European Parliament: Civil Liberties Committee position on recast Eurodac Regulation
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New rules governing the EU's Eurodac biometric database are one step closer to being adopted following the approval by the European Parliament's Civil Liberties Committee (LIBE) of its position on the recast Regulation.
The recast Regulation will extend the scope of the database from holding the fingerprints of asylum-seekers to the inclusion of biometric data on irregular migrants. Facial images are also to be included in preparation for the future use of facial recognition systems.
The LIBE position controversially includes approval for the fingeprinting and photographing of children as young as six (the previous age limit was 14). Once the Member States sitting within the Council of the EU agree their position on the proposed Regulation, secret "trilogue" discussions will begin between the institutions.
LIBE committee position as approved on 30 May:
REPORT on the proposal for a regulation of the European Parliament and of the Council on the establishment of 'Eurodac' for the comparison of fingerprints for the effective application of [Regulation (EU) No 604/2013 establishing the criteria and mechanisms for determining the Member State responsible for examining an application for international protection lodged in one of the Member States by a third-country national or a stateless person], for identifying an illegally staying third-country national or stateless person and on requests for the comparison with Eurodac data by Member States' law enforcement authorities and Europol for law enforcement purposes (recast) (pdf)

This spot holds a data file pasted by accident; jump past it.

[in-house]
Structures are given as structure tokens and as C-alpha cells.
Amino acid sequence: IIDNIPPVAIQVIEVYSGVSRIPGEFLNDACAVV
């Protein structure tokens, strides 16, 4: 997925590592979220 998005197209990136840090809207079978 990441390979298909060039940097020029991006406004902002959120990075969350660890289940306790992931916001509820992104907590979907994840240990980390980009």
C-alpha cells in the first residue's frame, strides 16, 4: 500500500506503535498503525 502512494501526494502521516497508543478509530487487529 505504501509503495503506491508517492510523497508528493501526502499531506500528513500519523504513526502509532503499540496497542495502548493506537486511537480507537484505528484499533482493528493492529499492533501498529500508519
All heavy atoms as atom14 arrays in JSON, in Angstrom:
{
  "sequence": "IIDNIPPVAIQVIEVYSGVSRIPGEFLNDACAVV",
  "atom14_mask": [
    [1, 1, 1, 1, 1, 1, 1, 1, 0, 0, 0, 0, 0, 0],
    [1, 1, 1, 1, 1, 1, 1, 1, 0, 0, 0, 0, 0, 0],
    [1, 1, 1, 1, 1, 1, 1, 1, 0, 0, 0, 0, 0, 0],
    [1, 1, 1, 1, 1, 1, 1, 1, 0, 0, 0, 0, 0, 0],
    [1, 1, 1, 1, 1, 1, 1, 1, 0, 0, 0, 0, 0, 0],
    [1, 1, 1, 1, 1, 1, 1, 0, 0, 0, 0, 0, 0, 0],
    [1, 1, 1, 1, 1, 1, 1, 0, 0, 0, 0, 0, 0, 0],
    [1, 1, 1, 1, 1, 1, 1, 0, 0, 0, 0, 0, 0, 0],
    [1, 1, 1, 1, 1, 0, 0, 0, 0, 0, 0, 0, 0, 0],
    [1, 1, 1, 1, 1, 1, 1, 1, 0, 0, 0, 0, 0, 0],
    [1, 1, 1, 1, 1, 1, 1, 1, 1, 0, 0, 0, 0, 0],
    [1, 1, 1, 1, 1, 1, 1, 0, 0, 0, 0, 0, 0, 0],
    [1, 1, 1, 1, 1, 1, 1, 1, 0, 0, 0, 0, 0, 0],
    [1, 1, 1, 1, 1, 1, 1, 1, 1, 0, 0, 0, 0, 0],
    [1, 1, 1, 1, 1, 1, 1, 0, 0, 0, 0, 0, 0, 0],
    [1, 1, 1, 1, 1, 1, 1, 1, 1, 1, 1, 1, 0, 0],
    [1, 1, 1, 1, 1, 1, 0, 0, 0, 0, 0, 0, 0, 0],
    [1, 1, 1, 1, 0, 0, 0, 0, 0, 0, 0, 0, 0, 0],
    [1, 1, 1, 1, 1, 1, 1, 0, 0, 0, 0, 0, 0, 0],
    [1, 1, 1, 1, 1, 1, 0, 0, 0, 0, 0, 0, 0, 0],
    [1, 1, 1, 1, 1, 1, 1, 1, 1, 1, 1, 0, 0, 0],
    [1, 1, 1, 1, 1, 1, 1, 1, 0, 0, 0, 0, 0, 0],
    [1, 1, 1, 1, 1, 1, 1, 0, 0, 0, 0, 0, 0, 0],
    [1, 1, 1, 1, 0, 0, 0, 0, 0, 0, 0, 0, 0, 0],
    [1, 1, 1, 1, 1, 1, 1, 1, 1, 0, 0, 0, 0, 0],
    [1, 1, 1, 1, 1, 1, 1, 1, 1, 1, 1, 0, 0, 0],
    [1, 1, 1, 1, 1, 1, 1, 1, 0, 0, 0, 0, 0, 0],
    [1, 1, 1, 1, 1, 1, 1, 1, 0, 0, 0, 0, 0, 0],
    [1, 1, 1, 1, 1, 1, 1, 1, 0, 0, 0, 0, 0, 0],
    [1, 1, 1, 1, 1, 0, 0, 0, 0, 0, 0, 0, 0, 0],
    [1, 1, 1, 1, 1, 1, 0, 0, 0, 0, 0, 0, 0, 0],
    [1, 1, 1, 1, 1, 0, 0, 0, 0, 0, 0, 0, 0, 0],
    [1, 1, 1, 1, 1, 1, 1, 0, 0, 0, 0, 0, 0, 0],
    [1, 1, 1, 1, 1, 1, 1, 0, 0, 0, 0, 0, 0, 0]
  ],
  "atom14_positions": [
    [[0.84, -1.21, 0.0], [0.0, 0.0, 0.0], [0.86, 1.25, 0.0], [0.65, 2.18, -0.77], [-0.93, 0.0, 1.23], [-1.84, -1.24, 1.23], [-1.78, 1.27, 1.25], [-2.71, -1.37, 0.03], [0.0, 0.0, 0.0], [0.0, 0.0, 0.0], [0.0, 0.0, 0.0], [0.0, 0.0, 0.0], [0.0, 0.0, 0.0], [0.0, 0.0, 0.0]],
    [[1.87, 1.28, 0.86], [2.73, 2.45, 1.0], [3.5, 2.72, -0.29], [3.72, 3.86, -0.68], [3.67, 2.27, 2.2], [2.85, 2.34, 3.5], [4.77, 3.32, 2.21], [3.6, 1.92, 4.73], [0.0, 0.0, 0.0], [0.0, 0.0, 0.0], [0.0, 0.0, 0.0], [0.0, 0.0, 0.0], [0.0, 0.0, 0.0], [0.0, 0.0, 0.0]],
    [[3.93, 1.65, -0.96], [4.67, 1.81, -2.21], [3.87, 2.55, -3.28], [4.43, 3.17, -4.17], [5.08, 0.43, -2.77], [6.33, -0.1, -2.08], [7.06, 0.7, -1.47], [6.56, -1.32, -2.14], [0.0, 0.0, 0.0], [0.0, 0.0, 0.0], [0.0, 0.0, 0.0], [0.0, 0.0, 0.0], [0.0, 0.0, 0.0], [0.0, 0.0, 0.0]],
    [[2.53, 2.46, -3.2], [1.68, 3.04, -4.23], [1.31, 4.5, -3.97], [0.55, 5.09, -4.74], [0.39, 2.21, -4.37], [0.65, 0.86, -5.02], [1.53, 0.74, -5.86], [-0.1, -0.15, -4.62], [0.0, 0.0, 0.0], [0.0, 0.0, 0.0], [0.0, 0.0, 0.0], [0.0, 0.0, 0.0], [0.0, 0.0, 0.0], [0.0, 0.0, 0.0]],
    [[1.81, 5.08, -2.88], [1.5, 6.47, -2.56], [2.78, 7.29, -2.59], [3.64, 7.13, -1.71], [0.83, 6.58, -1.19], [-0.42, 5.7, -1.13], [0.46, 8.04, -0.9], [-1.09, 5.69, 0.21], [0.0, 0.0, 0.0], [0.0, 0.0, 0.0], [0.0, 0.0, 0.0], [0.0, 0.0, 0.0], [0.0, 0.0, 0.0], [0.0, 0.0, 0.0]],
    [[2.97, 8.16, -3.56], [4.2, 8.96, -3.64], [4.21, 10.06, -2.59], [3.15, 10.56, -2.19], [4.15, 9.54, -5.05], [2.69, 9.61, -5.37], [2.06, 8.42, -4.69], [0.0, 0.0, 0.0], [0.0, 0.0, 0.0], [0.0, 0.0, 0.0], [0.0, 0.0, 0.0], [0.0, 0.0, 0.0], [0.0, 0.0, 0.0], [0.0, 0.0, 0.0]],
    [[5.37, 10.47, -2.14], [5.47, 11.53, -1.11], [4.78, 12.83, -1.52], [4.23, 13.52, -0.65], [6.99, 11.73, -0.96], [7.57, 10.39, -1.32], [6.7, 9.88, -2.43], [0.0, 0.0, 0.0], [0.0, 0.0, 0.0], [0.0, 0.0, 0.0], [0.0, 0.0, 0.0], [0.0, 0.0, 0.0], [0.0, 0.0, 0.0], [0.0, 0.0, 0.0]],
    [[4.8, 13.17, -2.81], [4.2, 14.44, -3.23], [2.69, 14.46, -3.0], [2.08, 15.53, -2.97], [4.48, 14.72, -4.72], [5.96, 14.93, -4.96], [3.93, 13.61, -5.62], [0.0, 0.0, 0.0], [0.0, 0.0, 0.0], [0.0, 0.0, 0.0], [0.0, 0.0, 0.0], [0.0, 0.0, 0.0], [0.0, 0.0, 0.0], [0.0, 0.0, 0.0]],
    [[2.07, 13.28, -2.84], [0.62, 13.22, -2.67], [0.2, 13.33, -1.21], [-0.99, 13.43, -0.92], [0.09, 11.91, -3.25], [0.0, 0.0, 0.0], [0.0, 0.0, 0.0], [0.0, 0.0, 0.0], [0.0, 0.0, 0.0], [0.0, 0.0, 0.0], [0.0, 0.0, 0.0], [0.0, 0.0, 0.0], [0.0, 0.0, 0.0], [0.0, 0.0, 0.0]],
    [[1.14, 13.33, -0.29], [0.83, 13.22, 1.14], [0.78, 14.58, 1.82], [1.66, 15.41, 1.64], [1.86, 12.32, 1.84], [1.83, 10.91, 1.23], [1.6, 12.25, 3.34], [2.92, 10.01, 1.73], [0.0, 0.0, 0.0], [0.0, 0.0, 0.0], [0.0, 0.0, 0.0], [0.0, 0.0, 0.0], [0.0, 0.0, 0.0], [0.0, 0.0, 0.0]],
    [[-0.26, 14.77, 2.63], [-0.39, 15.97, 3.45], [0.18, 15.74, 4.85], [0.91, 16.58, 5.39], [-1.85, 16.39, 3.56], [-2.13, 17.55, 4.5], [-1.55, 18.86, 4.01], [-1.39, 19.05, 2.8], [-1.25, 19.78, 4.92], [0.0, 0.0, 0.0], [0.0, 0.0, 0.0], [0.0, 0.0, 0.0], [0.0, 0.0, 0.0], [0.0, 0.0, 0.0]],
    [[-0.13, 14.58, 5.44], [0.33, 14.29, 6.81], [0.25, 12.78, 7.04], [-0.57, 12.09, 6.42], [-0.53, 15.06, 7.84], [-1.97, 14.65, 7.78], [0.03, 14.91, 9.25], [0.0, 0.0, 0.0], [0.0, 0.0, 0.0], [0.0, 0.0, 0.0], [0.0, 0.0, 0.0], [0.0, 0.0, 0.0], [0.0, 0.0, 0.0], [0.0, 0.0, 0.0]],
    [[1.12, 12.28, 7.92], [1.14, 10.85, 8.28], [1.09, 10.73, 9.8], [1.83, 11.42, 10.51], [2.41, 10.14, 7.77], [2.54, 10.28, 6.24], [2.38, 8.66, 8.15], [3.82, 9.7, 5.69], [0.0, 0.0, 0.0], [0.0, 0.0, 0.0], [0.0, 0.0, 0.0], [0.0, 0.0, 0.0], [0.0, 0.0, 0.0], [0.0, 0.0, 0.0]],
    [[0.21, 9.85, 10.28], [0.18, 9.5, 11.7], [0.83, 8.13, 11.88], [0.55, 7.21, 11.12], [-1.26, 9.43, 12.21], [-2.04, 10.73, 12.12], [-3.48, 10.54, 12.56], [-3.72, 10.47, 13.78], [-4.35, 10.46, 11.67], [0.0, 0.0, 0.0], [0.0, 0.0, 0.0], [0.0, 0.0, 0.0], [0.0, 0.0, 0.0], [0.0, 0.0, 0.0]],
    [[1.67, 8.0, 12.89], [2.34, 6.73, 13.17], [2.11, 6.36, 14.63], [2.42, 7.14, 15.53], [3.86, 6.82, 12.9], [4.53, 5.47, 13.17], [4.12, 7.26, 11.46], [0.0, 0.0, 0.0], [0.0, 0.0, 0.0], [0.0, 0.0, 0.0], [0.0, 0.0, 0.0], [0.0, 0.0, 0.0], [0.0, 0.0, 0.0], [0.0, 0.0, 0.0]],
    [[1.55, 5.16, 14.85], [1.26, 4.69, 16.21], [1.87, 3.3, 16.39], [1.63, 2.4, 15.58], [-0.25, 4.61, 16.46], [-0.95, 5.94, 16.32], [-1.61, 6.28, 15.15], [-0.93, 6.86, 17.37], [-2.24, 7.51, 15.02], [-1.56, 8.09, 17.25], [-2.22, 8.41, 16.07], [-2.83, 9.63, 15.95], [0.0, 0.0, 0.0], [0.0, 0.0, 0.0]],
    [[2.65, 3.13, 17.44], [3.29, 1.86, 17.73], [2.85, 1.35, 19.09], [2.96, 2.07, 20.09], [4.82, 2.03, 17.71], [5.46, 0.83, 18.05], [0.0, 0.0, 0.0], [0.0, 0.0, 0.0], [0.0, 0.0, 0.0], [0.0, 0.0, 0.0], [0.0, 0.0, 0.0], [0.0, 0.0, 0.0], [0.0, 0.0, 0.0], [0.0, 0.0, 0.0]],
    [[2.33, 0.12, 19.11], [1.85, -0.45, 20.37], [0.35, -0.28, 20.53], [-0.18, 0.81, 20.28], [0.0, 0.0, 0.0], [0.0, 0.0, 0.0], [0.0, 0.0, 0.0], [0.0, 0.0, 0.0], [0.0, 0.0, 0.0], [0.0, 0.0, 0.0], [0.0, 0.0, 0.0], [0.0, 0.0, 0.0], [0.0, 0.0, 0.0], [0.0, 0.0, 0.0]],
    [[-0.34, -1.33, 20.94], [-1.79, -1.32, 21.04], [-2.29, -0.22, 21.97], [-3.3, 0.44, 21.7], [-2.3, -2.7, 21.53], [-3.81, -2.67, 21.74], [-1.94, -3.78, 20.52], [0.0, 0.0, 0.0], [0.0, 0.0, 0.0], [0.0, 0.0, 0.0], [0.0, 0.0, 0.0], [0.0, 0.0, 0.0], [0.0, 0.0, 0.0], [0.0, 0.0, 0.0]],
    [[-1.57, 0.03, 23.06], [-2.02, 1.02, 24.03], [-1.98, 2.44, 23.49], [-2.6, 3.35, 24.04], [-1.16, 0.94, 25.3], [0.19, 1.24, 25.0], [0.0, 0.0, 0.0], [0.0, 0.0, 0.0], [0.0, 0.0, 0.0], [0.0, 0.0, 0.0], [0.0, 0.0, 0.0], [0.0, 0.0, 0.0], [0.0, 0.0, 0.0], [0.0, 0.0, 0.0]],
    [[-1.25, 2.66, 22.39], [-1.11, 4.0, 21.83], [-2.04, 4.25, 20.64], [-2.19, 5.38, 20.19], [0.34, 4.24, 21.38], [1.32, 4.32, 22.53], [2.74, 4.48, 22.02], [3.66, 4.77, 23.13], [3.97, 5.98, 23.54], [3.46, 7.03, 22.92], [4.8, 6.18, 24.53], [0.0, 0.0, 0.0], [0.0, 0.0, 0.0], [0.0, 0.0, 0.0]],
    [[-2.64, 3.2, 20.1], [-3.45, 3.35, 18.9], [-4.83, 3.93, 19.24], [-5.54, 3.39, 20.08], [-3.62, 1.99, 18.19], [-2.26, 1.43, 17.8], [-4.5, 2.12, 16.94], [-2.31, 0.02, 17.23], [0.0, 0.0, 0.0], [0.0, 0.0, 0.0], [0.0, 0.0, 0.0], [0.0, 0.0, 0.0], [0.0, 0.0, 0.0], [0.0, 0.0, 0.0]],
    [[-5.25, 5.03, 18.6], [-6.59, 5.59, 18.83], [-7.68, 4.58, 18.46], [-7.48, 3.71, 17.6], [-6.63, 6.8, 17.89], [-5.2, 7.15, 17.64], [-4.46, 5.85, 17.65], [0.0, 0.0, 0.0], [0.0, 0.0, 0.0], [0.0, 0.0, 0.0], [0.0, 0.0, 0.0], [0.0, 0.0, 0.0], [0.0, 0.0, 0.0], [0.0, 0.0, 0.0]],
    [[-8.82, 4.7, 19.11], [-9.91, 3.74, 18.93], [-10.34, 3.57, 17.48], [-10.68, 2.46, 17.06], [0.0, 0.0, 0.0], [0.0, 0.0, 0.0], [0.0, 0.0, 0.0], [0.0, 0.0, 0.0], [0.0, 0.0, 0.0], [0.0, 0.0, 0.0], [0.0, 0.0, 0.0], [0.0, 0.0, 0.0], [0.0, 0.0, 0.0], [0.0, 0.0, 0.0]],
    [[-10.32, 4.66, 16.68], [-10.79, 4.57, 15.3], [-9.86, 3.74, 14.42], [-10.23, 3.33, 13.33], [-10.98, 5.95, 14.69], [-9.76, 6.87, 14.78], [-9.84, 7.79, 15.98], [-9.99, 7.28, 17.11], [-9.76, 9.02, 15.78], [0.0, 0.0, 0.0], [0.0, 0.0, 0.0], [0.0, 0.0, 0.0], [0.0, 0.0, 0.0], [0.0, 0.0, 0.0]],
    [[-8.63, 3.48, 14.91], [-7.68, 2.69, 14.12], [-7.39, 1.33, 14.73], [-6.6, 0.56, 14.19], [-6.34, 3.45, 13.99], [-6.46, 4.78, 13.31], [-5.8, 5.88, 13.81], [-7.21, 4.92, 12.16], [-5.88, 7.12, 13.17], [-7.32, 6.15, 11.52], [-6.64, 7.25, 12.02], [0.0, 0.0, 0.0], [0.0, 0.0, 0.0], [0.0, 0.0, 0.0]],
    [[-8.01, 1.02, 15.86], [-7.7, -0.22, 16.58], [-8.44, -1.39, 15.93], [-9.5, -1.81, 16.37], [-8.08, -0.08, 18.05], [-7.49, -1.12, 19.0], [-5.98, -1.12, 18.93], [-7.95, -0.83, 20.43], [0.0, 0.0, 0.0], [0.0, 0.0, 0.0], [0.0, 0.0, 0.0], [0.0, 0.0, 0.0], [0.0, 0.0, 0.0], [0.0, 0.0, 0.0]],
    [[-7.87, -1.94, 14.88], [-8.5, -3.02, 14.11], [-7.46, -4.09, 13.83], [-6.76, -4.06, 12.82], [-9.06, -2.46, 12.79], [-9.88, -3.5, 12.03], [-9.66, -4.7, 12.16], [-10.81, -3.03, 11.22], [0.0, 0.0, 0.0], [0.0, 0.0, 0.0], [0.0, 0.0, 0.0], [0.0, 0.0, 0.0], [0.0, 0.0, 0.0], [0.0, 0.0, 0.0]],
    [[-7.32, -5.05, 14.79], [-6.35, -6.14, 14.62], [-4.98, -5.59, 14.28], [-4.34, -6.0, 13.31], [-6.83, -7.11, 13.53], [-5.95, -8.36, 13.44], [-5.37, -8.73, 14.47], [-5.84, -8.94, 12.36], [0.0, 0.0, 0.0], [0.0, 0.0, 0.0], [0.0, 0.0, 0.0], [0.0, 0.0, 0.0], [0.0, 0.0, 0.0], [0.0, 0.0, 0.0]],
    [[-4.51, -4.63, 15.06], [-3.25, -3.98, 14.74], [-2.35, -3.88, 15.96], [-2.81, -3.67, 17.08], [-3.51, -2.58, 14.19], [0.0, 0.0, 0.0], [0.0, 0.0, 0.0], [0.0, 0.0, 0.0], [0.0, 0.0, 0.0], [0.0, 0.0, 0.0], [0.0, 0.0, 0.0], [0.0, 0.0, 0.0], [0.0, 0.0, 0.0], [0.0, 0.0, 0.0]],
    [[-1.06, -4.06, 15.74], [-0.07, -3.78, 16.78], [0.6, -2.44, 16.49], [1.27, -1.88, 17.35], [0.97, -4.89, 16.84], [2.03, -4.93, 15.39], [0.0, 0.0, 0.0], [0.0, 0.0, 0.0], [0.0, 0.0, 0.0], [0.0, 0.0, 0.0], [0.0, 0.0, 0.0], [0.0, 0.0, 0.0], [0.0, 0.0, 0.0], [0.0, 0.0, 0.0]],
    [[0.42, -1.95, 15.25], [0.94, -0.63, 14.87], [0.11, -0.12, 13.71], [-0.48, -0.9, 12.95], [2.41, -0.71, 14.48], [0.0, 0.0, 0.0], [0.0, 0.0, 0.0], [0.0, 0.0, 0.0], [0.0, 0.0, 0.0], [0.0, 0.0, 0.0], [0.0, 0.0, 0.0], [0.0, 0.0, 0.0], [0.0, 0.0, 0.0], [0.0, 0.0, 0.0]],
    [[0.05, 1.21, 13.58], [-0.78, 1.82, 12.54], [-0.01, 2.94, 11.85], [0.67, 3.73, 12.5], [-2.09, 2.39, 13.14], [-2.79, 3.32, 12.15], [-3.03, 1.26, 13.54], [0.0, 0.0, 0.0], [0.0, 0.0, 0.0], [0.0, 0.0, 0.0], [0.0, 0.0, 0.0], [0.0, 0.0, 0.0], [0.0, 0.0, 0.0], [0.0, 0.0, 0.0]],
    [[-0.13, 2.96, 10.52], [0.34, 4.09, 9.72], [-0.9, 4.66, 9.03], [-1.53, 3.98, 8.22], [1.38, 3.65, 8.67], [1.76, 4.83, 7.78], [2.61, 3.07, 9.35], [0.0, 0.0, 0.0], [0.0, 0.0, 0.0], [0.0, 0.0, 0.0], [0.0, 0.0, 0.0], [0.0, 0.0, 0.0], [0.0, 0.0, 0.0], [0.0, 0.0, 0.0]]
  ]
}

EU: EP approves fingerprinting asylum seekers from age 6 (ANSAMed, link)
"The Civil Liberties Commission of the European Parliament on Tuesday [30 May 2017] approved fingerprinting asylum seekers as young as six in order to facilitate reunification with their parents. Under current EU law asylum seekers can be fingerprinted only from the age of 14. The measure was part of a package of amendments to an overhaul of the Eurodac fingerprint database, which were approved with 35 yes votes, 10 no votes and 8 abstentions. The MEPs also greenlighted the start of negotiations with the European Council in view of a definitive agreement. Under the changes, detention of minors should be prohibited. In addition, unaccompanied minors who disappear from reception facilities should be recorded in the Schengen Information System (SIS) and reported as missing persons. MEPs also voted to give the European police force Europol direct access to the Eurodac data base in order to prevent terrorist attacks and common crimes. In addition to fingerprints, the system should also allow the search and comparison of facial images and other personal data, such as name and identity document number when this information is available."
EP press release: Asylum: MEPs tighten internal security and improve safety for refugee children (pdf)
Council position as of 1 June 2017, still under negotiation: 9879/17 (LIMITE, pdf)
Commission proposal: COM(2016) 272 final (4 May 2016, pdf)
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